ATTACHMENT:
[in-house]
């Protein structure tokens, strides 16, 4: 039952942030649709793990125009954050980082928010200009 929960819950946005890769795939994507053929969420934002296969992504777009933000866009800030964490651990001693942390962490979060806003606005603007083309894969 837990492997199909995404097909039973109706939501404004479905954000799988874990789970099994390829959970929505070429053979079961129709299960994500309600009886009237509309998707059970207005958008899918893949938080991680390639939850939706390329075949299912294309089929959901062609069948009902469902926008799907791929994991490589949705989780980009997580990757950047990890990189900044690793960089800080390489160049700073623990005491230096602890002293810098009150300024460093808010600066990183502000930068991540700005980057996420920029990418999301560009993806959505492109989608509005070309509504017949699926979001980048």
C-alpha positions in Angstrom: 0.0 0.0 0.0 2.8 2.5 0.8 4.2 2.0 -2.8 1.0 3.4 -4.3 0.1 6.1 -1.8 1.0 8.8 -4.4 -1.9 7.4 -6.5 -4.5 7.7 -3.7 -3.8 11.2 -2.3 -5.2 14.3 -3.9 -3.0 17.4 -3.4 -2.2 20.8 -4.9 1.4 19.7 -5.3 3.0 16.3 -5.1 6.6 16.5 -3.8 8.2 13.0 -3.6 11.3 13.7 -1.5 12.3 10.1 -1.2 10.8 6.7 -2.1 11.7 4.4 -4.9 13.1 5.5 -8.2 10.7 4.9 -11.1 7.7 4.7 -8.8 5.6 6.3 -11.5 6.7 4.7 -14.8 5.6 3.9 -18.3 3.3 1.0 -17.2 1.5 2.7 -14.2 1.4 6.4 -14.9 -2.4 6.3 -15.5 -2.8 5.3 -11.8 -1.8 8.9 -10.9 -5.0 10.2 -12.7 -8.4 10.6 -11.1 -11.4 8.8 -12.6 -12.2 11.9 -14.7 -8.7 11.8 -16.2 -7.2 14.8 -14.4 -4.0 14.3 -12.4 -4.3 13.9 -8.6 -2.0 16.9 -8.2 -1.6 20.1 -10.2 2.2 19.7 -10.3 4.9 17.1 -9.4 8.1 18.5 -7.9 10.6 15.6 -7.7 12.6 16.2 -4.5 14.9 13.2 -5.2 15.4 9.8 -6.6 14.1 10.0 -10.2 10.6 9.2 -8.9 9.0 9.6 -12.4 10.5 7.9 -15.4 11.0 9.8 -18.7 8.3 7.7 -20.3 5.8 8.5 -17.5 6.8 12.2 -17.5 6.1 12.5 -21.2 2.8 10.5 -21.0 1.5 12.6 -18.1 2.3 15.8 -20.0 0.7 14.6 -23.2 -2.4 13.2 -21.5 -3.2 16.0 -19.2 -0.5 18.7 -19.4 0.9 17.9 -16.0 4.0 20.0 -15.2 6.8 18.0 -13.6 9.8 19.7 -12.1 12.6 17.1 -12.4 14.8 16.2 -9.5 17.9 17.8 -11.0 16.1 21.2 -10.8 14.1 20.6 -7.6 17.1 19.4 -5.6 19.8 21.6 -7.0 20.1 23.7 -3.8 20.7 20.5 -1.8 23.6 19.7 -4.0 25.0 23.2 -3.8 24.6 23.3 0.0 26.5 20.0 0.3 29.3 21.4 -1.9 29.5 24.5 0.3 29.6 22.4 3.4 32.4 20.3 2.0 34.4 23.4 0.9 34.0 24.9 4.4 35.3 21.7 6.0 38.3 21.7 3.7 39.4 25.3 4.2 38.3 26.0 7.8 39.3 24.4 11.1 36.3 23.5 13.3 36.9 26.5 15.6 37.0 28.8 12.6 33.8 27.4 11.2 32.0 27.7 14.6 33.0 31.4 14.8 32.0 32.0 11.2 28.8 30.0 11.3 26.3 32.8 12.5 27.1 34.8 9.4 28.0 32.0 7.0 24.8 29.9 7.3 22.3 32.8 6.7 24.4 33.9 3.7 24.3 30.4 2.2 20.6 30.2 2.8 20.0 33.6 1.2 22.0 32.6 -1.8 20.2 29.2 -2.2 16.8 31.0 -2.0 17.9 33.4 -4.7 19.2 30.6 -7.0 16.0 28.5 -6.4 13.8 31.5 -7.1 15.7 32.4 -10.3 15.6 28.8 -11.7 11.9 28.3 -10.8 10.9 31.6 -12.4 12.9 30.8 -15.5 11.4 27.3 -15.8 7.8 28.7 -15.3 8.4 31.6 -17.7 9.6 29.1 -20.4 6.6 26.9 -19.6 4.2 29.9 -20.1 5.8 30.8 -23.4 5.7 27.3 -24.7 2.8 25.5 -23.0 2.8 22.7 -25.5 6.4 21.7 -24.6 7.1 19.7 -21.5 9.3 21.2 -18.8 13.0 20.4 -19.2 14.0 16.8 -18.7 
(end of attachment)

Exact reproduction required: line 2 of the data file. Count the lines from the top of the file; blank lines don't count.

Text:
């Protein structure tokens, strides 16, 4: 039952942030649709793990125009954050980082928010200009 929960819950946005890769795939994507053929969420934002296969992504777009933000866009800030964490651990001693942390962490979060806003606005603007083309894969 837990492997199909995404097909039973109706939501404004479905954000799988874990789970099994390829959970929505070429053979079961129709299960994500309600009886009237509309998707059970207005958008899918893949938080991680390639939850939706390329075949299912294309089929959901062609069948009902469902926008799907791929994991490589949705989780980009997580990757950047990890990189900044690793960089800080390489160049700073623990005491230096602890002293810098009150300024460093808010600066990183502000930068991540700005980057996420920029990418999301560009993806959505492109989608509005070309509504017949699926979001980048």